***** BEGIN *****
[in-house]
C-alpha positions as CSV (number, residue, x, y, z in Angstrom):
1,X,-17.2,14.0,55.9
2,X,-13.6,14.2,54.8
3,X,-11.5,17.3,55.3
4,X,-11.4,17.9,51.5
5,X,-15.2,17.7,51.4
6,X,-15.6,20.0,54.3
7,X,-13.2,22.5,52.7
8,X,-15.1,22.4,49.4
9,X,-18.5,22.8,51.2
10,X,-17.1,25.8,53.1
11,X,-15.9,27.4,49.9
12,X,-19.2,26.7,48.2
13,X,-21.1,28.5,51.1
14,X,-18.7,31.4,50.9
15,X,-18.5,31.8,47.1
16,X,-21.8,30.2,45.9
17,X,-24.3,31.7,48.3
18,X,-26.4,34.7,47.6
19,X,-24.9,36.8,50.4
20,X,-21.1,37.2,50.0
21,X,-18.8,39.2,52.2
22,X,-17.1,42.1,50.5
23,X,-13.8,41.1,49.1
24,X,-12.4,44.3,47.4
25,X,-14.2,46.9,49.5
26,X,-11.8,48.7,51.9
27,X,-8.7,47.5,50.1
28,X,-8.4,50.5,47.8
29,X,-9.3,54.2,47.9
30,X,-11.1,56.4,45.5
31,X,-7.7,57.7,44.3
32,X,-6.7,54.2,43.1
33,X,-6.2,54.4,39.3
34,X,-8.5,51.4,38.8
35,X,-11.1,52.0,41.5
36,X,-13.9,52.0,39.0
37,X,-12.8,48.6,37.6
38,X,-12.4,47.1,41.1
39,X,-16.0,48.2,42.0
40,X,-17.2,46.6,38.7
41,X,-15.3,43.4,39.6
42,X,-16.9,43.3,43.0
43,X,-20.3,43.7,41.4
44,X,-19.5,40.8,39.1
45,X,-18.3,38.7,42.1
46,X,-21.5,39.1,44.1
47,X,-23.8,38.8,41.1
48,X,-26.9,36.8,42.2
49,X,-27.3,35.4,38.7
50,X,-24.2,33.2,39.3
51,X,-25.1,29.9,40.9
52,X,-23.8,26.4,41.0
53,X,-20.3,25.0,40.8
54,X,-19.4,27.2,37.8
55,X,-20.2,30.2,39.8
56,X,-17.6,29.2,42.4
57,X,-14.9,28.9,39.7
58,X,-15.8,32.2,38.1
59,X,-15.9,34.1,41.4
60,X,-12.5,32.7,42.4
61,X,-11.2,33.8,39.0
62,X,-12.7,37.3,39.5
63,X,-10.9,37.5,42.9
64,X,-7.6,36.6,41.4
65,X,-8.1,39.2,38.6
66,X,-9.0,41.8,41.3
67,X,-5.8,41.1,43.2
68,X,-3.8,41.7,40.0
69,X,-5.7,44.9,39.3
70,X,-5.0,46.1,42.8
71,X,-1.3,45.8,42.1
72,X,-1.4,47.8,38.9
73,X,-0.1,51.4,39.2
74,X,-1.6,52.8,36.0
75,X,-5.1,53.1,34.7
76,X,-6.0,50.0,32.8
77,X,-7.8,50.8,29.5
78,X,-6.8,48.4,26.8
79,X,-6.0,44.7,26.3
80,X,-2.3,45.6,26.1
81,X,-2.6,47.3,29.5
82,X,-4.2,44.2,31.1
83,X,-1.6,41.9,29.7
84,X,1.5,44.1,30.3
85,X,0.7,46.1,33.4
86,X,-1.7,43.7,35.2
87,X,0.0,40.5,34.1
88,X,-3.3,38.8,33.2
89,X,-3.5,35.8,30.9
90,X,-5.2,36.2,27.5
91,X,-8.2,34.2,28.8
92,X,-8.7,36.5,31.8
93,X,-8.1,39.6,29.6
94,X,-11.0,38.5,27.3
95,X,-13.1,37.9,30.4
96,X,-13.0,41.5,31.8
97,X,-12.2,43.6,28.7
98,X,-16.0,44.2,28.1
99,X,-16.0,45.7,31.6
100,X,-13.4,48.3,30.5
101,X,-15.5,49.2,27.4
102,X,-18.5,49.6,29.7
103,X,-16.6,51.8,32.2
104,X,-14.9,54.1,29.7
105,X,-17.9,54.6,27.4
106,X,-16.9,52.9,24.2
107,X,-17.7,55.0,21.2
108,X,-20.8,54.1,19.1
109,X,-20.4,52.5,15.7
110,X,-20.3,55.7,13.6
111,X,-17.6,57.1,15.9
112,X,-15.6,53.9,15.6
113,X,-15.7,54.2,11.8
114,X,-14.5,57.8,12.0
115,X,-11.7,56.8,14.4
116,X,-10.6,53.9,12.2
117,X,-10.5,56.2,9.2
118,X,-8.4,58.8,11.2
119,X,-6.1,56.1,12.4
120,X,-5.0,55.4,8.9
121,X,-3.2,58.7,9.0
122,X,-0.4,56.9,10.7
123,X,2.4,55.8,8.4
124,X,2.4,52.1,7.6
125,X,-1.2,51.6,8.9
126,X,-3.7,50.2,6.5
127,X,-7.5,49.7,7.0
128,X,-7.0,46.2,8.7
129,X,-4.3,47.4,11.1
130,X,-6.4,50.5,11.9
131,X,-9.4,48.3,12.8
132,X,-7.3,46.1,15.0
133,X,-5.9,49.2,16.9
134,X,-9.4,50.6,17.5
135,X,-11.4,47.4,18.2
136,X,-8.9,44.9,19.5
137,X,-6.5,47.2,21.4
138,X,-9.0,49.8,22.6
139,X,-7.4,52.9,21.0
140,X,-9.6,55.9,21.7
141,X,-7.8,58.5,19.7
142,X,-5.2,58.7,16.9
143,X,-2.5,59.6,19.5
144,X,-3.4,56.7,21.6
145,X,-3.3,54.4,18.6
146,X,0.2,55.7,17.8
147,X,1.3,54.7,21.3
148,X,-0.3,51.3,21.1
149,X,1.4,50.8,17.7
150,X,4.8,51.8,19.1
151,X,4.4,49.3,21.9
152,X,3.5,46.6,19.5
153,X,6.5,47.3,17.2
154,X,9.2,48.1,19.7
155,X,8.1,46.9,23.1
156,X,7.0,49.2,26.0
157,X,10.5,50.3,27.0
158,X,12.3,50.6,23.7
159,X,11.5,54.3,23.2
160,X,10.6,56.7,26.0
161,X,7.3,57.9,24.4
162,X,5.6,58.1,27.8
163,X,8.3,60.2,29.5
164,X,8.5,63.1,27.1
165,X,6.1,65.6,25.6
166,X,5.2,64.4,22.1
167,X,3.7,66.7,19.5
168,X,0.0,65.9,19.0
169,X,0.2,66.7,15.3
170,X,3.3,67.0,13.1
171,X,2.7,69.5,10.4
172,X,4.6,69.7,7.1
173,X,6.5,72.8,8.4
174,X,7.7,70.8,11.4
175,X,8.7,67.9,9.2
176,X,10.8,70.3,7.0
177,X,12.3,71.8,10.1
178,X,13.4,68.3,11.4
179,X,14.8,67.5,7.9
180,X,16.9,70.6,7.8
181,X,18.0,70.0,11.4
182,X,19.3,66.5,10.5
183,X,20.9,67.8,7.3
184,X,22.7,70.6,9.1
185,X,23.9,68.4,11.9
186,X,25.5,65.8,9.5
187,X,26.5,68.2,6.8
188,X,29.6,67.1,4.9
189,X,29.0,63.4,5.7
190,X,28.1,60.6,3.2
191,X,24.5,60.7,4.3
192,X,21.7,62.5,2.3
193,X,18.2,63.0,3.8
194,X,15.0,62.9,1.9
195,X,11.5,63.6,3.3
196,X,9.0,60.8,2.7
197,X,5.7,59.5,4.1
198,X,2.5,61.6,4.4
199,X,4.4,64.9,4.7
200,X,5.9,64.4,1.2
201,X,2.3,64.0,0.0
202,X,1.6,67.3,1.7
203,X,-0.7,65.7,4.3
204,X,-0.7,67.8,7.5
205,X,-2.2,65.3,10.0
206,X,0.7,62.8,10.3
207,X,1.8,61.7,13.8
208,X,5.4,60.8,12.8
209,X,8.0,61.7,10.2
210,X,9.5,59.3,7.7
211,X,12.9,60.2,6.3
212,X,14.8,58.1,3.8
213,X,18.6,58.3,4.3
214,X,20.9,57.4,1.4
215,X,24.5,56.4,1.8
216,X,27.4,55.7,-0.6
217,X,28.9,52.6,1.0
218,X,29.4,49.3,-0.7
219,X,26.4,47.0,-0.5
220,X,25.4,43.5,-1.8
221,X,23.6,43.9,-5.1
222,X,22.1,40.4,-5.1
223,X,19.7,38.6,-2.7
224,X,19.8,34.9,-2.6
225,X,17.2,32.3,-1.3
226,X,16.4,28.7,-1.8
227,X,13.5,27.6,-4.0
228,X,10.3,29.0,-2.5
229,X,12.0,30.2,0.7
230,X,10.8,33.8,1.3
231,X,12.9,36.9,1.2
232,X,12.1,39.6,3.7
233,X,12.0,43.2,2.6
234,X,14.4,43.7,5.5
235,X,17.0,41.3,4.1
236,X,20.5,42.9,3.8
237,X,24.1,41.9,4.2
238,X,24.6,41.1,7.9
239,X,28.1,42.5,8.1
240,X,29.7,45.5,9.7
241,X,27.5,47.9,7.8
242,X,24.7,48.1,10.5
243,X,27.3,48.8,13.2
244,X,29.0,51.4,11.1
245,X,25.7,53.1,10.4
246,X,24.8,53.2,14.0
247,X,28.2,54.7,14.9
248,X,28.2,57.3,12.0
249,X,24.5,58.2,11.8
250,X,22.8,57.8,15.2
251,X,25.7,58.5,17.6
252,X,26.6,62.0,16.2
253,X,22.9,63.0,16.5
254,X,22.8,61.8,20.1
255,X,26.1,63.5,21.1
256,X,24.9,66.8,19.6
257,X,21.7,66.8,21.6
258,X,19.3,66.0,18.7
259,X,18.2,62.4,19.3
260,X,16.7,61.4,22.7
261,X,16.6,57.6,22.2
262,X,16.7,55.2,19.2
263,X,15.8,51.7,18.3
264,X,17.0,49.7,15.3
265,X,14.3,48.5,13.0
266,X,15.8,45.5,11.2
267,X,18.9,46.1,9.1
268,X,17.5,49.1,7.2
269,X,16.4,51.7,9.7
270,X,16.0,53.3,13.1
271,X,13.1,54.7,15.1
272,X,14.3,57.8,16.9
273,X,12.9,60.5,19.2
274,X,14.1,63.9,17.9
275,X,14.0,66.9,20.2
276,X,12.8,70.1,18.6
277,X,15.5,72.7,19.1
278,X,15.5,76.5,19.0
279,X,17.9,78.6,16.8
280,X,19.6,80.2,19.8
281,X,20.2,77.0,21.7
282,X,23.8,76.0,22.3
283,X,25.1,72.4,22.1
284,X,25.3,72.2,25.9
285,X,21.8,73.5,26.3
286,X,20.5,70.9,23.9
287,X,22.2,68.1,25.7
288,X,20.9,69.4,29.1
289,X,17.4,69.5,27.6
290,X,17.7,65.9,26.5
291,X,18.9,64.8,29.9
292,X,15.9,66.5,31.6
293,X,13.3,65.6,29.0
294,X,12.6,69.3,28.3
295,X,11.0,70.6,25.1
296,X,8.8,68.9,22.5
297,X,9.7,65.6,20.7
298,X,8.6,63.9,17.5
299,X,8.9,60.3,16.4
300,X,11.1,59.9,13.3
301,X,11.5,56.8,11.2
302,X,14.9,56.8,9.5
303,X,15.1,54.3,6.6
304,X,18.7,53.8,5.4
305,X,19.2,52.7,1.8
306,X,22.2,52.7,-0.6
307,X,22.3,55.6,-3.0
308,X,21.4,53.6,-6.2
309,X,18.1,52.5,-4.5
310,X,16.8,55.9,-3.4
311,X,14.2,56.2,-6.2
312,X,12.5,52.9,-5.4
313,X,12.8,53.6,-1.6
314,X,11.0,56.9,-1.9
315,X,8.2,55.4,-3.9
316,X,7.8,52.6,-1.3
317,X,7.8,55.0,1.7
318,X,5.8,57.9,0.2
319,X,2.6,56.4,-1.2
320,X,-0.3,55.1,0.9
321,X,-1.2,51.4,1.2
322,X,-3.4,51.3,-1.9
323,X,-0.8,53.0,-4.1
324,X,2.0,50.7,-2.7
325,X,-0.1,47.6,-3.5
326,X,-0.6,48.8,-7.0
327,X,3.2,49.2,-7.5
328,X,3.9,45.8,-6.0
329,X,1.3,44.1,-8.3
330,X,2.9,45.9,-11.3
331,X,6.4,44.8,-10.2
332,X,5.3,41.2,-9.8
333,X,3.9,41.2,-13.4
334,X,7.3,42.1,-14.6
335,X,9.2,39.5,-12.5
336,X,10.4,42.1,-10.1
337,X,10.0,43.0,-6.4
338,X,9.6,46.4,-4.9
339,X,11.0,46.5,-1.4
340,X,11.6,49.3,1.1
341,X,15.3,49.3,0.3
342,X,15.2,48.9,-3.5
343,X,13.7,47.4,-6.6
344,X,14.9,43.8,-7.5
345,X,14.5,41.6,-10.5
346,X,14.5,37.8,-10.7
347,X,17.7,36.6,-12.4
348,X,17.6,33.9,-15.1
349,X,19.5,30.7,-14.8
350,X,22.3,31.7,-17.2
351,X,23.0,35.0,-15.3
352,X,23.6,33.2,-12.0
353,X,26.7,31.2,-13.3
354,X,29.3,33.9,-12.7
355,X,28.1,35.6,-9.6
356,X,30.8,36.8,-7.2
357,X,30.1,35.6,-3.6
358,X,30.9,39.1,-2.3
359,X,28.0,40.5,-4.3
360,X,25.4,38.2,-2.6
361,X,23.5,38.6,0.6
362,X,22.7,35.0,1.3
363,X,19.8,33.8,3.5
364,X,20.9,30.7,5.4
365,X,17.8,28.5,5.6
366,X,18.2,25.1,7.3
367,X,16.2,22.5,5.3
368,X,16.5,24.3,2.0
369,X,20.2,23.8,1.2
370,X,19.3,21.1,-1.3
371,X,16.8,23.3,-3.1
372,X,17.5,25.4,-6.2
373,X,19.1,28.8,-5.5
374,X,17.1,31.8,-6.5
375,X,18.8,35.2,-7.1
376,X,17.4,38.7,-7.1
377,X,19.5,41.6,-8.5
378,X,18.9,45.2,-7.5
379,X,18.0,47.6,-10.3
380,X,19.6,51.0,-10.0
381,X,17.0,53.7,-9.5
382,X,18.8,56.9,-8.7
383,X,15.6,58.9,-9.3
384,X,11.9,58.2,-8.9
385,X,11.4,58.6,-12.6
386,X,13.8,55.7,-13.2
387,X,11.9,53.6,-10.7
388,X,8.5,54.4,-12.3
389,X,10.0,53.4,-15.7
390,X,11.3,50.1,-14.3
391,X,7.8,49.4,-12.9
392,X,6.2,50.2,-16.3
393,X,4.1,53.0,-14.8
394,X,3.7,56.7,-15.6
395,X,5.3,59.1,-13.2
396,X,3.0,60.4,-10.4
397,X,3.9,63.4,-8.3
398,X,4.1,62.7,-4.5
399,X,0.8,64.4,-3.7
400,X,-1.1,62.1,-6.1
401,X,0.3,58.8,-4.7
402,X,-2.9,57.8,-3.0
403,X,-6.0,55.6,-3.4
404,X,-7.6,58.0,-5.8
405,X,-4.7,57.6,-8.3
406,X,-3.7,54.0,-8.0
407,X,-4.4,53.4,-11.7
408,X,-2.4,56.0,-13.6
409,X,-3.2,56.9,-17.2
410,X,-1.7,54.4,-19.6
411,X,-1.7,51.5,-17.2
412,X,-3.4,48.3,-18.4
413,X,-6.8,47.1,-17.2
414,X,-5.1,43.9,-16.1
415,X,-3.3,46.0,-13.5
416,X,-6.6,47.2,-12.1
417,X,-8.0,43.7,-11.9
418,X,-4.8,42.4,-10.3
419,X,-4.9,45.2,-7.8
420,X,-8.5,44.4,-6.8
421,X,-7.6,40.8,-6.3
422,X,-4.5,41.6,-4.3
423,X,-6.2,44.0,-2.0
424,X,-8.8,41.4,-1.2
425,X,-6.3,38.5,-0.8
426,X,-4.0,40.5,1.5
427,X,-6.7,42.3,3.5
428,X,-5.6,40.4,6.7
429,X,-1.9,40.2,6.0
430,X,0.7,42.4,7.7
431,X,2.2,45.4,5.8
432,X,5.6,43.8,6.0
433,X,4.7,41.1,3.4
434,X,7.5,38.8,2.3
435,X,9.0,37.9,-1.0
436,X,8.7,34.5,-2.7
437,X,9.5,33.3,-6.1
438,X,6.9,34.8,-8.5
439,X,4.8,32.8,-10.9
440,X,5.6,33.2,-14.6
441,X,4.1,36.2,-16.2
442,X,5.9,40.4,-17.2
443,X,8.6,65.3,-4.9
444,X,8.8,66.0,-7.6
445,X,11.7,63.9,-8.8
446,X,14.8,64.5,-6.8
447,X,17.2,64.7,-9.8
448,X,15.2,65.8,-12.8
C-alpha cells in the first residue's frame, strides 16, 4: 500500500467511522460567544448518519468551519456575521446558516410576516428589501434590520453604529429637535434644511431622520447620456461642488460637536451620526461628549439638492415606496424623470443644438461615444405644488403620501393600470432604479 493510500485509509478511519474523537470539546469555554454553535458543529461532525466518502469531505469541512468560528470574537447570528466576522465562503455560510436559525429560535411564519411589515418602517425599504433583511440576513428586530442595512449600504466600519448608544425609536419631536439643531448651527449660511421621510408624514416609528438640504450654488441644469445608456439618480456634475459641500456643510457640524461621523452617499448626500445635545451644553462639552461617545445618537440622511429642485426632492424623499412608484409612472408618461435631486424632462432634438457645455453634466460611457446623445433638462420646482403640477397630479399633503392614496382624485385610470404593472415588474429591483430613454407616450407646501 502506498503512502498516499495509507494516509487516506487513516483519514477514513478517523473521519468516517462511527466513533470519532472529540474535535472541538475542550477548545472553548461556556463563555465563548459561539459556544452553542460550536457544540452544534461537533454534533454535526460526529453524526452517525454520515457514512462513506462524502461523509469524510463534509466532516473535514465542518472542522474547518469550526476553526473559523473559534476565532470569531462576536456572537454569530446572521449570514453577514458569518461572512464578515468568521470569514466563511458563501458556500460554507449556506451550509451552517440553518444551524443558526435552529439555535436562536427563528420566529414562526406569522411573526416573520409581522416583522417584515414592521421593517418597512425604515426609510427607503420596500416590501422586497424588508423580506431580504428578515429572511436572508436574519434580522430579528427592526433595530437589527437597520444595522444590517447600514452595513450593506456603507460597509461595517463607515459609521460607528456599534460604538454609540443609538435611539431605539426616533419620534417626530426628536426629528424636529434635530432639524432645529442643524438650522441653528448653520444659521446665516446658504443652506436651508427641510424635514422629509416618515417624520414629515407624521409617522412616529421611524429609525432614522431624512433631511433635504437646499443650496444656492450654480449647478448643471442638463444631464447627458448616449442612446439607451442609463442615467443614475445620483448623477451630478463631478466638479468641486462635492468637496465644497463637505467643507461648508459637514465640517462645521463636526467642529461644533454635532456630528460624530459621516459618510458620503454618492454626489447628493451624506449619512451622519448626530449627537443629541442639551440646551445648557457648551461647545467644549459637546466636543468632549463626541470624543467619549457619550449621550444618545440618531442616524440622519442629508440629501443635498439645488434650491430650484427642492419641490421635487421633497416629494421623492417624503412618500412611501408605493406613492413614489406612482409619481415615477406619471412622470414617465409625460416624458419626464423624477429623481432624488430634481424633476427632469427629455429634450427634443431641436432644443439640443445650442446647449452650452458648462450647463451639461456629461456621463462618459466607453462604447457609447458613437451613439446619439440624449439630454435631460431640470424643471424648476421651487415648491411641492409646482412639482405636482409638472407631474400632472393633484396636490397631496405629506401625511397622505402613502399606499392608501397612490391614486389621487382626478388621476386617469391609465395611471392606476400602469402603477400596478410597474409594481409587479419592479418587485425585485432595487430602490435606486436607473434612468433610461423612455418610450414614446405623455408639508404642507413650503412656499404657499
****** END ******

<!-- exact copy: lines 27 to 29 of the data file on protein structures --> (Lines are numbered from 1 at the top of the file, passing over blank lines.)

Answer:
25,X,-14.2,46.9,49.5
26,X,-11.8,48.7,51.9
27,X,-8.7,47.5,50.1